Oh, garlic. Sweet, sharp, creamy garlic.
The crop that thrives under harsh conditions, growing and evolving independently underground during the freeze of winter. Buried deep in its nest of soil and mulch, mycelium and ice, taking its rest and trusting its timing.
The eager one, first to emerge from its hibernation come spring, gracing desolate brown and grey New England fields and gardens with little shoots of bright green hope.
The experimental one, boldly trying out different styles and incarnations, from tender scapes in July to withering brown fronds in September. And all the while, it remains firmly rooted to the earth by its growing bulb.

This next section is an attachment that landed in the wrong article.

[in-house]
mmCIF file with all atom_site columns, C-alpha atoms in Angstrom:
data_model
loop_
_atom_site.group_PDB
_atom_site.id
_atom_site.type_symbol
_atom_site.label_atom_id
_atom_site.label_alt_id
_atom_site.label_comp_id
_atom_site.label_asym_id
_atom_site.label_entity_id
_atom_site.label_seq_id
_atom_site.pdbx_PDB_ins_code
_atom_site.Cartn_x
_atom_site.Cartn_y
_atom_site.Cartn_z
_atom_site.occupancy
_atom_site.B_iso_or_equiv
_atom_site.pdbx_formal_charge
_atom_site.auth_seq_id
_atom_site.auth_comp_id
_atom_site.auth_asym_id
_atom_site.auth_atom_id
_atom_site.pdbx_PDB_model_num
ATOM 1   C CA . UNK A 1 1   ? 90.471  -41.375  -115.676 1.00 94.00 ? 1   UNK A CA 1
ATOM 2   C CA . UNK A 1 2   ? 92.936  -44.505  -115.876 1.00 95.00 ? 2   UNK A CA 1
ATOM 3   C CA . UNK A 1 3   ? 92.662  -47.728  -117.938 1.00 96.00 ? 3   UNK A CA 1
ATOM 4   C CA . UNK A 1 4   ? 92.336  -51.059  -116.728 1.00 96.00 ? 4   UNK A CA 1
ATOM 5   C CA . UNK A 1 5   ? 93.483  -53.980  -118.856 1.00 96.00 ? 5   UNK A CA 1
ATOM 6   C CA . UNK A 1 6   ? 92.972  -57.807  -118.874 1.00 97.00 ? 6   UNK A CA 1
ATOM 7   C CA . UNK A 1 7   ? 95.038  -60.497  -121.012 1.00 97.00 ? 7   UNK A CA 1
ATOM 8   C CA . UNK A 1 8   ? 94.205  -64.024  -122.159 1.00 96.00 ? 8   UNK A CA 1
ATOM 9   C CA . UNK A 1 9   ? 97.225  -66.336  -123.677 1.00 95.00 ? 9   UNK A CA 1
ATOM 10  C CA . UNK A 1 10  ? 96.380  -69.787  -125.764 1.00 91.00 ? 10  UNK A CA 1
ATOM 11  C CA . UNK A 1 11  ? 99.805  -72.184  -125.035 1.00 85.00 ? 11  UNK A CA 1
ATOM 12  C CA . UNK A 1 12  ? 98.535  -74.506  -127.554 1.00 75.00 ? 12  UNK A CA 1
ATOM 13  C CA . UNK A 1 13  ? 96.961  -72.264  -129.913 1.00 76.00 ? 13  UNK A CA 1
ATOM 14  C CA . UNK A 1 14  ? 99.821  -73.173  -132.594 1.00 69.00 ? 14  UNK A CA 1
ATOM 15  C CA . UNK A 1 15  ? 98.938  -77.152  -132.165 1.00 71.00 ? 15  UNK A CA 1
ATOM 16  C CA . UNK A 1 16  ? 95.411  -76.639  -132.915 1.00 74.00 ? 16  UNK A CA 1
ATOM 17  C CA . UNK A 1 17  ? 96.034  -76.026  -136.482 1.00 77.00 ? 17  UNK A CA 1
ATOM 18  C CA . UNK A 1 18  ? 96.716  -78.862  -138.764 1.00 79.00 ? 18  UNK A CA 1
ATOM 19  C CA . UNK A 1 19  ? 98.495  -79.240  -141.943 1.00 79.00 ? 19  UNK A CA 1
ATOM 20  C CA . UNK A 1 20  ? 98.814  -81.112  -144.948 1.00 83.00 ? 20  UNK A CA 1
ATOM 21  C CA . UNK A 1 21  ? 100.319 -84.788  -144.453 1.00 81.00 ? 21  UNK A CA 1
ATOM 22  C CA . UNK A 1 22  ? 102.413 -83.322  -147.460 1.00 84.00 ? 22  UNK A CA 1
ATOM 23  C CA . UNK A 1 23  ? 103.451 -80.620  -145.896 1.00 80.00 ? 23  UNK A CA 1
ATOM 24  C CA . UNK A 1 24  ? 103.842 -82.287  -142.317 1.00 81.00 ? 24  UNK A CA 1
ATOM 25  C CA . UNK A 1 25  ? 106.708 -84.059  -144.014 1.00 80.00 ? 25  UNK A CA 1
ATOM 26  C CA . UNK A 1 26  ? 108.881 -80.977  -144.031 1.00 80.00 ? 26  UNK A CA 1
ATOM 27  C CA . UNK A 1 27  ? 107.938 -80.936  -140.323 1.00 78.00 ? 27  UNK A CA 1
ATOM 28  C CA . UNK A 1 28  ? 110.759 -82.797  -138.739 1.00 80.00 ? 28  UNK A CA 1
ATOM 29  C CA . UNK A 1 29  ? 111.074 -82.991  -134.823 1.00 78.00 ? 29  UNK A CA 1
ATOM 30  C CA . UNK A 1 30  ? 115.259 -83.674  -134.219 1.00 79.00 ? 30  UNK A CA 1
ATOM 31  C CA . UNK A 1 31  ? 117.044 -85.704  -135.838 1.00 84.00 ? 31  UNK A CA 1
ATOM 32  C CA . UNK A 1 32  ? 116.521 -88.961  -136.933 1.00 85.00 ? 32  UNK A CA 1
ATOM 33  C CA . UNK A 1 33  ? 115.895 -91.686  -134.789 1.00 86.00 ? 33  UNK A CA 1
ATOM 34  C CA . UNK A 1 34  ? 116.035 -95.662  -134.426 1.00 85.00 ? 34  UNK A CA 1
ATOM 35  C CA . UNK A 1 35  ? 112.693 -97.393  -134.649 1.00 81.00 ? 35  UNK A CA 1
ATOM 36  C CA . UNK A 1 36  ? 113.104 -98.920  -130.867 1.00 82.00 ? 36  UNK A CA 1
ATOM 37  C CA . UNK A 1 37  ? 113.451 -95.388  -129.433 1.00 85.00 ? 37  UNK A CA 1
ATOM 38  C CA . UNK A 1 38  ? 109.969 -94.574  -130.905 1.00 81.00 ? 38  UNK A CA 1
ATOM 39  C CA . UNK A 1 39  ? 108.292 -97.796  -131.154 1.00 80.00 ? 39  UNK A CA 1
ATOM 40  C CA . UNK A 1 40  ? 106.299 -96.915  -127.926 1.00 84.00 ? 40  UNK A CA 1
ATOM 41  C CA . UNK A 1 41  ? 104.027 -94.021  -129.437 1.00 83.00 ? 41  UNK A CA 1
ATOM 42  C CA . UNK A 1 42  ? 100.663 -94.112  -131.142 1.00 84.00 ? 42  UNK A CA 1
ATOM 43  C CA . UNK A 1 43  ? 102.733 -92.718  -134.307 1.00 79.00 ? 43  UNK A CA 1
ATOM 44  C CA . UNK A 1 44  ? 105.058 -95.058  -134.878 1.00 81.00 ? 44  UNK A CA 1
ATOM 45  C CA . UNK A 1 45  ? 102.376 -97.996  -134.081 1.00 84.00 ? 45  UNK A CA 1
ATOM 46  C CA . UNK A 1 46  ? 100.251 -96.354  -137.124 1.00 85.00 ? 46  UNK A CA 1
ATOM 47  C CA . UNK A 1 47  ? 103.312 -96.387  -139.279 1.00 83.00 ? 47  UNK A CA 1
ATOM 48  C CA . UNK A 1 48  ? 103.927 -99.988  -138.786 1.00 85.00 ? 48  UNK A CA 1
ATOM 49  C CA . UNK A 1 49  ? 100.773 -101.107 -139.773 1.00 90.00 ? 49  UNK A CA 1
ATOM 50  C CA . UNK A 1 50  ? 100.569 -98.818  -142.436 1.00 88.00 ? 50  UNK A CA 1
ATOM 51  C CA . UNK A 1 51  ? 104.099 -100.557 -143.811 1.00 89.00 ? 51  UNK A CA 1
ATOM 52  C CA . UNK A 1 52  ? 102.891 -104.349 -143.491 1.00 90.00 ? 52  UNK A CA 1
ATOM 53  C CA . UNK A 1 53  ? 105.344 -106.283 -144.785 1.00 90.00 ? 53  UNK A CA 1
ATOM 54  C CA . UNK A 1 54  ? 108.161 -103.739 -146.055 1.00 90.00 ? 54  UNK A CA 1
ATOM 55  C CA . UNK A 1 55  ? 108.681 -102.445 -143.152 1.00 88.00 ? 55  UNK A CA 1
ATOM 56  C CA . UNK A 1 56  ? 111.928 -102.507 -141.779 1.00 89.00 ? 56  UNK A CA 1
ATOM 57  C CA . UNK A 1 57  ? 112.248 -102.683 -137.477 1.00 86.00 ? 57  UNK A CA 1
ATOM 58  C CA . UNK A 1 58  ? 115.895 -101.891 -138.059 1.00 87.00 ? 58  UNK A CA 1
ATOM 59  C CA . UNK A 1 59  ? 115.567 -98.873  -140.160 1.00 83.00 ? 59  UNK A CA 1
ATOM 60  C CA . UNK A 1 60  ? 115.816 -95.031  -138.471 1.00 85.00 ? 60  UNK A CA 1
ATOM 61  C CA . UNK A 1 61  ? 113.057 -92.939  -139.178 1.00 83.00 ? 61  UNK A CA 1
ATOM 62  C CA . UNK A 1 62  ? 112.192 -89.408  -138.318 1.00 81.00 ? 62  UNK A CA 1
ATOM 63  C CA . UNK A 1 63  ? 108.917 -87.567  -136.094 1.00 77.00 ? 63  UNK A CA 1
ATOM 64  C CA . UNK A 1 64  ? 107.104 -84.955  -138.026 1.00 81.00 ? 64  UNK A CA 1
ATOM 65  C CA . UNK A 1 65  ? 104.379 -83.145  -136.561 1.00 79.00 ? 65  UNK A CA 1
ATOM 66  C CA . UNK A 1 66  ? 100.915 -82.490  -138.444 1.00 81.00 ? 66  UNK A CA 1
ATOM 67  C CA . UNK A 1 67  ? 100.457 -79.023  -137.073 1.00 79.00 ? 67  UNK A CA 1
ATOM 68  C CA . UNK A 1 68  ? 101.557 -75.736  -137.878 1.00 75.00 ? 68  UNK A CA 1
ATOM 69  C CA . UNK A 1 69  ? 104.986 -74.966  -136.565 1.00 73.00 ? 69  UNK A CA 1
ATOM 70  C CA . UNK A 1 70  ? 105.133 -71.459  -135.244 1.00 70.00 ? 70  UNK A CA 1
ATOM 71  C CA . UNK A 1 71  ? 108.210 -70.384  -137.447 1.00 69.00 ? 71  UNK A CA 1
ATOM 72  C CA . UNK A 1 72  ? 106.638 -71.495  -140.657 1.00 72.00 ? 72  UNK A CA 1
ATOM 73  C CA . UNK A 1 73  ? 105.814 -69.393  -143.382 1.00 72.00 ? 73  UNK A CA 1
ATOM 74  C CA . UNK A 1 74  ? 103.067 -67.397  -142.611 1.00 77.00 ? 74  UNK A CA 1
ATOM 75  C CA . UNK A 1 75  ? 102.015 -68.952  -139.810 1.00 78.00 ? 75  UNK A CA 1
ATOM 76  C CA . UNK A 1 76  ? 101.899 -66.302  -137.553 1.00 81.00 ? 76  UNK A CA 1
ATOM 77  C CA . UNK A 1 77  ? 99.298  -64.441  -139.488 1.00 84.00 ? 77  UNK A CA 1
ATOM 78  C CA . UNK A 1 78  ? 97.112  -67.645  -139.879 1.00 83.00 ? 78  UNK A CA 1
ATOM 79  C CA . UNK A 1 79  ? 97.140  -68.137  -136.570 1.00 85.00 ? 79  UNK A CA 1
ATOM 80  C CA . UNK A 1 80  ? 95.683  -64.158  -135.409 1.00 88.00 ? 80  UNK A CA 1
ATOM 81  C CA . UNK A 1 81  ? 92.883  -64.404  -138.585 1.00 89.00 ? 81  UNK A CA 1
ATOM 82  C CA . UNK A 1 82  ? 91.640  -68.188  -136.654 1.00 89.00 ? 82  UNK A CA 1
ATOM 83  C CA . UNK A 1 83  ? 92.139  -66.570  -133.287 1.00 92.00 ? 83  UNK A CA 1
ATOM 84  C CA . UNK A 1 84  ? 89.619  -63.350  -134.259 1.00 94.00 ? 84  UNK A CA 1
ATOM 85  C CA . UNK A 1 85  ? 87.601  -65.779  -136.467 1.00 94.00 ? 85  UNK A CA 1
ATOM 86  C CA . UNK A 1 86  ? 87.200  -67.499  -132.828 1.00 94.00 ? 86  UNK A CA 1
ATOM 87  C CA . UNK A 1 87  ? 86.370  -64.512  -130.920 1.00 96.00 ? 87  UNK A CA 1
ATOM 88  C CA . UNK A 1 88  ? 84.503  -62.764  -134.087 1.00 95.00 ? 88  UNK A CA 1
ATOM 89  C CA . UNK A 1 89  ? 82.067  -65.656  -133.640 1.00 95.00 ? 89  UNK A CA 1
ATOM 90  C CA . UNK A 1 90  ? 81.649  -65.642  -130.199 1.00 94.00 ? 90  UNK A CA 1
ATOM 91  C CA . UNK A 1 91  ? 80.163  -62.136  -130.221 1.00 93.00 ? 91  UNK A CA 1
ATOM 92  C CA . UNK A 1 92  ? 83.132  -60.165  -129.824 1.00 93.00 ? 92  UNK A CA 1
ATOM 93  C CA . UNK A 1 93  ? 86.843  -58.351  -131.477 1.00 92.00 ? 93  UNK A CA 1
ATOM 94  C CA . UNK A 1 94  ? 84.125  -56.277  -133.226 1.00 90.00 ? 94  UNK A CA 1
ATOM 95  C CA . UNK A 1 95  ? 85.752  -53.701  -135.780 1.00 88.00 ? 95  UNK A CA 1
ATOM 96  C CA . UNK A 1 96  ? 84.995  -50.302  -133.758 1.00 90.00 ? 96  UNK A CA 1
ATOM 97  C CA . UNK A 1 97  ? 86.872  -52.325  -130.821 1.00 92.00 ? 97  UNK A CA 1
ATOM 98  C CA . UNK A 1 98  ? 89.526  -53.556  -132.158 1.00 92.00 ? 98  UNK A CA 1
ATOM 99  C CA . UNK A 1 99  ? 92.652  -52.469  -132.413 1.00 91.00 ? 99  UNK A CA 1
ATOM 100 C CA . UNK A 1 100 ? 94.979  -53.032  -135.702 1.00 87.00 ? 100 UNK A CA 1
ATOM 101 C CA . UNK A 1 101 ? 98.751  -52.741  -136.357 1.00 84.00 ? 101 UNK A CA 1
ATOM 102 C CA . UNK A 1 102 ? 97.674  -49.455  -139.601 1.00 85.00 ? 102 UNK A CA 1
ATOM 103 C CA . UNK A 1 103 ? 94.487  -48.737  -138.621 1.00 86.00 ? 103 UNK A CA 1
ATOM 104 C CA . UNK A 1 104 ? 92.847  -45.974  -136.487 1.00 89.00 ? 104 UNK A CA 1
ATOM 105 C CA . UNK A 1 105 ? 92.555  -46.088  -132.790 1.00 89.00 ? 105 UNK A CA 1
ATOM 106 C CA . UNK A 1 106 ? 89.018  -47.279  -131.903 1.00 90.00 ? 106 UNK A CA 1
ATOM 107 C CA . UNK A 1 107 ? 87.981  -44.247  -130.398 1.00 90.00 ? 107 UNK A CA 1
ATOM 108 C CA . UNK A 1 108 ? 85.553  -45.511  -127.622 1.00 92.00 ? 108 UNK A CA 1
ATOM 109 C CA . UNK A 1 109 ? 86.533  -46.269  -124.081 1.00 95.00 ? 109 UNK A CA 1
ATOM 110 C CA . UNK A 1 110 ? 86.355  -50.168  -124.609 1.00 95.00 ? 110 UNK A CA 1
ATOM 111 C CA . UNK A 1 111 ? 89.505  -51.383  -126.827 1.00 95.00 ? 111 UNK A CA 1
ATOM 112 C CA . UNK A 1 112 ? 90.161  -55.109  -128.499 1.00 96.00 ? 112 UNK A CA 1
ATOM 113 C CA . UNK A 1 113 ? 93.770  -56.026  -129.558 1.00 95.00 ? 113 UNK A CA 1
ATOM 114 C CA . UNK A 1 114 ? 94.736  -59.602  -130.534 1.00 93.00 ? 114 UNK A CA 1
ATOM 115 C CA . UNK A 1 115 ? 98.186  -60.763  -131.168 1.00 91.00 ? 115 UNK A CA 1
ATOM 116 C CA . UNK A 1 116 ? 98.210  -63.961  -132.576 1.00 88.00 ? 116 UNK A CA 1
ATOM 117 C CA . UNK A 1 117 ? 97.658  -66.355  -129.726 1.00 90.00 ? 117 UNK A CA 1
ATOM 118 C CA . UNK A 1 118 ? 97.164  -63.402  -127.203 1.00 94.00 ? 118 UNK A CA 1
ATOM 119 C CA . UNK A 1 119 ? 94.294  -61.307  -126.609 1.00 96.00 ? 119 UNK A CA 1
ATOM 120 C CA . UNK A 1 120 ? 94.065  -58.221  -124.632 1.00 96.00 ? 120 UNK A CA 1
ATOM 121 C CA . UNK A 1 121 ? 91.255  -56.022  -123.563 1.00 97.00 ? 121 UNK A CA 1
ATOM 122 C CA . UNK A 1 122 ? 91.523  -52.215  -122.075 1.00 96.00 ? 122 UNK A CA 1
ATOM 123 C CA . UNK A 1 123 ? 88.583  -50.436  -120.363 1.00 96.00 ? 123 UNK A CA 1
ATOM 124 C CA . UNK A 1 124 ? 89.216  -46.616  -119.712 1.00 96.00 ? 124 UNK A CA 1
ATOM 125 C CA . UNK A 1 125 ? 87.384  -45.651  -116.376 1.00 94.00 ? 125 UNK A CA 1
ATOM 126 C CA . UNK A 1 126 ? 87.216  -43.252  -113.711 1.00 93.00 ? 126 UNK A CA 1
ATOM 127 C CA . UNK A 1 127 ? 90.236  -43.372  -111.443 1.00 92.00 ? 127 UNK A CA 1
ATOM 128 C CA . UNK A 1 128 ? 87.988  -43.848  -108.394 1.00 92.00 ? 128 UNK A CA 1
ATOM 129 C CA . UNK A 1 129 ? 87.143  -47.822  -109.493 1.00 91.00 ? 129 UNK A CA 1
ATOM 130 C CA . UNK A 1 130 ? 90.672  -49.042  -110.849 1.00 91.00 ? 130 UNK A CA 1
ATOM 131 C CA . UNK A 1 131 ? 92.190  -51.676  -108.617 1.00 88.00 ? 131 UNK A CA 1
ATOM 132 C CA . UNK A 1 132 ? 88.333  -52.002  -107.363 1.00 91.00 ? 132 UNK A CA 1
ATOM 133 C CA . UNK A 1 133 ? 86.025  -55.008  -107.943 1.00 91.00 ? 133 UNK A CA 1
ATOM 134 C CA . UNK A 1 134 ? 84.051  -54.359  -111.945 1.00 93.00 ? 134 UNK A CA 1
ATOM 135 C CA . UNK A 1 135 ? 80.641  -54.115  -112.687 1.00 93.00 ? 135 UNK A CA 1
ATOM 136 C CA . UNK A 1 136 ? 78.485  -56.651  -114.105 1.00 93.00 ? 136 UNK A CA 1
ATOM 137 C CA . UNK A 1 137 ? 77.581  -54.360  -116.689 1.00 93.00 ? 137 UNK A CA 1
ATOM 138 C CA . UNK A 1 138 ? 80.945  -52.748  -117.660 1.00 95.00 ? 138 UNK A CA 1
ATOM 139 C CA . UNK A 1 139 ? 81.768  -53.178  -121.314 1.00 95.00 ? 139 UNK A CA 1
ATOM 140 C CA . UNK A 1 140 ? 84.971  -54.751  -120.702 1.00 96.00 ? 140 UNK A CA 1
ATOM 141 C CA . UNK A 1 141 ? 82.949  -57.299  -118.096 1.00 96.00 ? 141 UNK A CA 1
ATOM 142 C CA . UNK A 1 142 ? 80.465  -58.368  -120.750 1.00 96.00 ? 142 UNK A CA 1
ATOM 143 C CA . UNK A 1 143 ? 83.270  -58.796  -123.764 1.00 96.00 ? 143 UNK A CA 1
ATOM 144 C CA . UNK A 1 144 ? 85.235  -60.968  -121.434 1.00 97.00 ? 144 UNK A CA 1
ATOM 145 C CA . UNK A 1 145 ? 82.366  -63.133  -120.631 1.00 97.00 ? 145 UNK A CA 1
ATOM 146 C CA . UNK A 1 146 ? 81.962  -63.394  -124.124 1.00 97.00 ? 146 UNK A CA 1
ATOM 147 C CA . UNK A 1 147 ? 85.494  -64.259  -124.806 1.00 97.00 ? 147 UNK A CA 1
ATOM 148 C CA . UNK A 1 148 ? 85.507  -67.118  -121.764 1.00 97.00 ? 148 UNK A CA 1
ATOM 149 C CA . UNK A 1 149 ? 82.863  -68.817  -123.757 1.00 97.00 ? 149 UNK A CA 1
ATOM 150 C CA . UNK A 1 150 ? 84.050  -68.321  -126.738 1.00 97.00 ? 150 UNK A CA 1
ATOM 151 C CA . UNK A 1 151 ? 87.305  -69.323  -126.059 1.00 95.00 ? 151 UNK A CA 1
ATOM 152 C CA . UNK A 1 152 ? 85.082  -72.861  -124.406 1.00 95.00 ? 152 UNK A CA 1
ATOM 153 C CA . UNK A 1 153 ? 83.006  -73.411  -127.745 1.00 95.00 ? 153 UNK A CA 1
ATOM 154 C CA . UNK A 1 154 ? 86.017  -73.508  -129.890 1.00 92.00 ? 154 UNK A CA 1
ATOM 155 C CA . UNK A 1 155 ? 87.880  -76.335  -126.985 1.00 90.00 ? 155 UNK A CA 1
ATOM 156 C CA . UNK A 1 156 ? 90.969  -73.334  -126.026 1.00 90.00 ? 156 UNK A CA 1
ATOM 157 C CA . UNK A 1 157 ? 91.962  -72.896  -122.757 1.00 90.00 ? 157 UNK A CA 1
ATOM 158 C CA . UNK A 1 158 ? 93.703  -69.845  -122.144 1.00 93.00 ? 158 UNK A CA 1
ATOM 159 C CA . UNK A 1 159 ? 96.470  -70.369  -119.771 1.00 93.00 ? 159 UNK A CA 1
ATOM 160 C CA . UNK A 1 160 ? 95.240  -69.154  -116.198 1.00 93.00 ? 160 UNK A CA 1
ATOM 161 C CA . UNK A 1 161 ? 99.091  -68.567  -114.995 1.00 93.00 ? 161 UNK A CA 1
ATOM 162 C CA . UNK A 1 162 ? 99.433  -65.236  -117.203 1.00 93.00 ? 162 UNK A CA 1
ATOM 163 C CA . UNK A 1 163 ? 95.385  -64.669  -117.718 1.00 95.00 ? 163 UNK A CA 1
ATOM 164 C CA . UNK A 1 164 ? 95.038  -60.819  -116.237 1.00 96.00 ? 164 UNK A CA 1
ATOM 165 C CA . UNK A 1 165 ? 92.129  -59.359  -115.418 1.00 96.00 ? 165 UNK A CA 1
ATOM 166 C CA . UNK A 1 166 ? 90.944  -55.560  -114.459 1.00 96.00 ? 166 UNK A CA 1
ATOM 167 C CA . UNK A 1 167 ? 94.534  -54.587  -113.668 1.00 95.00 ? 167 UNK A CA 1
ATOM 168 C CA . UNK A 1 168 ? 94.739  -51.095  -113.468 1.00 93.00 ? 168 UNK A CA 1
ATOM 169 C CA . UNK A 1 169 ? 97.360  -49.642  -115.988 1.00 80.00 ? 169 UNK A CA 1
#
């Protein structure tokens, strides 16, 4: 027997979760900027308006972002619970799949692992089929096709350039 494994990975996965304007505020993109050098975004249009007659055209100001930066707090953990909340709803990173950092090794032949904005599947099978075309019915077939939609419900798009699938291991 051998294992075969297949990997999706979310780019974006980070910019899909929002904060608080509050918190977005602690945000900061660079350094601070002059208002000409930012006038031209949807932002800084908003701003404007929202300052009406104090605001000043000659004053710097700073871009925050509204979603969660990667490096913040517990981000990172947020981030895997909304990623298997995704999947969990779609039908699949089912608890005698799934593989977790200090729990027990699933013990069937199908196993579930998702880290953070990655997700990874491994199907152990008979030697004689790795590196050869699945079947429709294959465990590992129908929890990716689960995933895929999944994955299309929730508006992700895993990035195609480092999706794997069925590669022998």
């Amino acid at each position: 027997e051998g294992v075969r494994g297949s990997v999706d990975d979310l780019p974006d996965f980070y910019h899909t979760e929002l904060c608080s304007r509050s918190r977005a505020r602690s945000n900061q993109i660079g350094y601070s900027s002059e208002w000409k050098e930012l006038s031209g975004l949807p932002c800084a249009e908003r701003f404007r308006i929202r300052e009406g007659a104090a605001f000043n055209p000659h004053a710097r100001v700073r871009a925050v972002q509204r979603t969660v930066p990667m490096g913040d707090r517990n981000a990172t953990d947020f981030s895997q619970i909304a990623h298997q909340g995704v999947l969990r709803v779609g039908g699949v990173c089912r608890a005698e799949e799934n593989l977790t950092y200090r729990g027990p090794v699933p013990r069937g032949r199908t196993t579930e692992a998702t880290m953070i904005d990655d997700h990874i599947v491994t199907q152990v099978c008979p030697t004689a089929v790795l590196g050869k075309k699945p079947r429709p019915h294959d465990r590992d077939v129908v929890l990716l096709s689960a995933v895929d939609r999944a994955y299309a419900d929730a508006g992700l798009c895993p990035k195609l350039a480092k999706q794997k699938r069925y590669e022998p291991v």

The ever-present one, hung from rafters and windowsills as the fall descends, curing for storage in those cooling days. Inarguably reliable, gracing our kitchen shelfs long after the plants have returned to the soil.
And the forward-thinking one, its biggest cloves kept for seed for next year’s planting, for next year’s bellies; the plant’s own genetic structure improving each season.
I am always amazed by the sturdiness, ingenuity, and consistent growth that a garlic plant displays; always awed by the birth, death, rebirth cycle that plays out year after year, season after season.
And in the kitchen — whether smashed, sliced, or minced; roasted, stewed, or sautéed — garlic’s unapologetic pungency is unmistakable and worthy of celebration.